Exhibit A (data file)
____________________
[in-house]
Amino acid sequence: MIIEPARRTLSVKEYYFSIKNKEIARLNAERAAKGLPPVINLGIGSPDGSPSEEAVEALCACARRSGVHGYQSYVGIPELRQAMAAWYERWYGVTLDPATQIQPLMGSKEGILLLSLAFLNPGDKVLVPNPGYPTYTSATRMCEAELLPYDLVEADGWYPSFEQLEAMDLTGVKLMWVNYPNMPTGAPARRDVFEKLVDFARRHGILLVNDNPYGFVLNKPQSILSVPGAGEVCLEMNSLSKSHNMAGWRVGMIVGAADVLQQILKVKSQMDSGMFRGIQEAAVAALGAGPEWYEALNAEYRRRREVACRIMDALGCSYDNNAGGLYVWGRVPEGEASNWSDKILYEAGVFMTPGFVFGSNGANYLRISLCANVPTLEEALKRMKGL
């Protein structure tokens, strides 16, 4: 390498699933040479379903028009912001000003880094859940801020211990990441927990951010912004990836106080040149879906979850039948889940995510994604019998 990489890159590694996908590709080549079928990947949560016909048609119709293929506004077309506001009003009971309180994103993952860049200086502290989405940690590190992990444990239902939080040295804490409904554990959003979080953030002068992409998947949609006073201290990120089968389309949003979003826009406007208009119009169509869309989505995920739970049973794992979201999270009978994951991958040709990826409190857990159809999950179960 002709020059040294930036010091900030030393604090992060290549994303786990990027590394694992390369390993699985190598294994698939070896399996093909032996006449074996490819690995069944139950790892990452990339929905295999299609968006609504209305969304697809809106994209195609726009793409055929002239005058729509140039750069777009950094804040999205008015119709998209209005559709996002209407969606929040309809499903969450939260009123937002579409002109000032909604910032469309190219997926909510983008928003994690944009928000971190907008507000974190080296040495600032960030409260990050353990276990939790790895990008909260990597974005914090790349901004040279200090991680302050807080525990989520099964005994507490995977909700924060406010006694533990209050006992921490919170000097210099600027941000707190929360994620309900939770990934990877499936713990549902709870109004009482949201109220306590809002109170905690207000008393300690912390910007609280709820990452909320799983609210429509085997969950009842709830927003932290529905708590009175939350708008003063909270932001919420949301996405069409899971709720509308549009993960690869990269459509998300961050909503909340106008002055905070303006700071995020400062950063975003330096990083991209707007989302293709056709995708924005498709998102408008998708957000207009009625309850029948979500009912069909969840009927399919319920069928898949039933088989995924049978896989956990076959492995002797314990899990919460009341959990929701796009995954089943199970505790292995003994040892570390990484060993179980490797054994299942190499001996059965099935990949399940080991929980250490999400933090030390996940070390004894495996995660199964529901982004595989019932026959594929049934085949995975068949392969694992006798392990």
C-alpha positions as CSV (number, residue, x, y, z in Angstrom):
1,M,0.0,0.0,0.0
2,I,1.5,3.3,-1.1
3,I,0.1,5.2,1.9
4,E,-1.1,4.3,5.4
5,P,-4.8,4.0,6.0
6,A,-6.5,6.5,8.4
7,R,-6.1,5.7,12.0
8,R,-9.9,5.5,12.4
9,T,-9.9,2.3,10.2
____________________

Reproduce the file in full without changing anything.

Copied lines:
[in-house]
Amino acid sequence: MIIEPARRTLSVKEYYFSIKNKEIARLNAERAAKGLPPVINLGIGSPDGSPSEEAVEALCACARRSGVHGYQSYVGIPELRQAMAAWYERWYGVTLDPATQIQPLMGSKEGILLLSLAFLNPGDKVLVPNPGYPTYTSATRMCEAELLPYDLVEADGWYPSFEQLEAMDLTGVKLMWVNYPNMPTGAPARRDVFEKLVDFARRHGILLVNDNPYGFVLNKPQSILSVPGAGEVCLEMNSLSKSHNMAGWRVGMIVGAADVLQQILKVKSQMDSGMFRGIQEAAVAALGAGPEWYEALNAEYRRRREVACRIMDALGCSYDNNAGGLYVWGRVPEGEASNWSDKILYEAGVFMTPGFVFGSNGANYLRISLCANVPTLEEALKRMKGL
């Protein structure tokens, strides 16, 4: 390498699933040479379903028009912001000003880094859940801020211990990441927990951010912004990836106080040149879906979850039948889940995510994604019998 990489890159590694996908590709080549079928990947949560016909048609119709293929506004077309506001009003009971309180994103993952860049200086502290989405940690590190992990444990239902939080040295804490409904554990959003979080953030002068992409998947949609006073201290990120089968389309949003979003826009406007208009119009169509869309989505995920739970049973794992979201999270009978994951991958040709990826409190857990159809999950179960 002709020059040294930036010091900030030393604090992060290549994303786990990027590394694992390369390993699985190598294994698939070896399996093909032996006449074996490819690995069944139950790892990452990339929905295999299609968006609504209305969304697809809106994209195609726009793409055929002239005058729509140039750069777009950094804040999205008015119709998209209005559709996002209407969606929040309809499903969450939260009123937002579409002109000032909604910032469309190219997926909510983008928003994690944009928000971190907008507000974190080296040495600032960030409260990050353990276990939790790895990008909260990597974005914090790349901004040279200090991680302050807080525990989520099964005994507490995977909700924060406010006694533990209050006992921490919170000097210099600027941000707190929360994620309900939770990934990877499936713990549902709870109004009482949201109220306590809002109170905690207000008393300690912390910007609280709820990452909320799983609210429509085997969950009842709830927003932290529905708590009175939350708008003063909270932001919420949301996405069409899971709720509308549009993960690869990269459509998300961050909503909340106008002055905070303006700071995020400062950063975003330096990083991209707007989302293709056709995708924005498709998102408008998708957000207009009625309850029948979500009912069909969840009927399919319920069928898949039933088989995924049978896989956990076959492995002797314990899990919460009341959990929701796009995954089943199970505790292995003994040892570390990484060993179980490797054994299942190499001996059965099935990949399940080991929980250490999400933090030390996940070390004894495996995660199964529901982004595989019932026959594929049934085949995975068949392969694992006798392990």
C-alpha positions as CSV (number, residue, x, y, z in Angstrom):
1,M,0.0,0.0,0.0
2,I,1.5,3.3,-1.1
3,I,0.1,5.2,1.9
4,E,-1.1,4.3,5.4
5,P,-4.8,4.0,6.0
6,A,-6.5,6.5,8.4
7,R,-6.1,5.7,12.0
8,R,-9.9,5.5,12.4
9,T,-9.9,2.3,10.2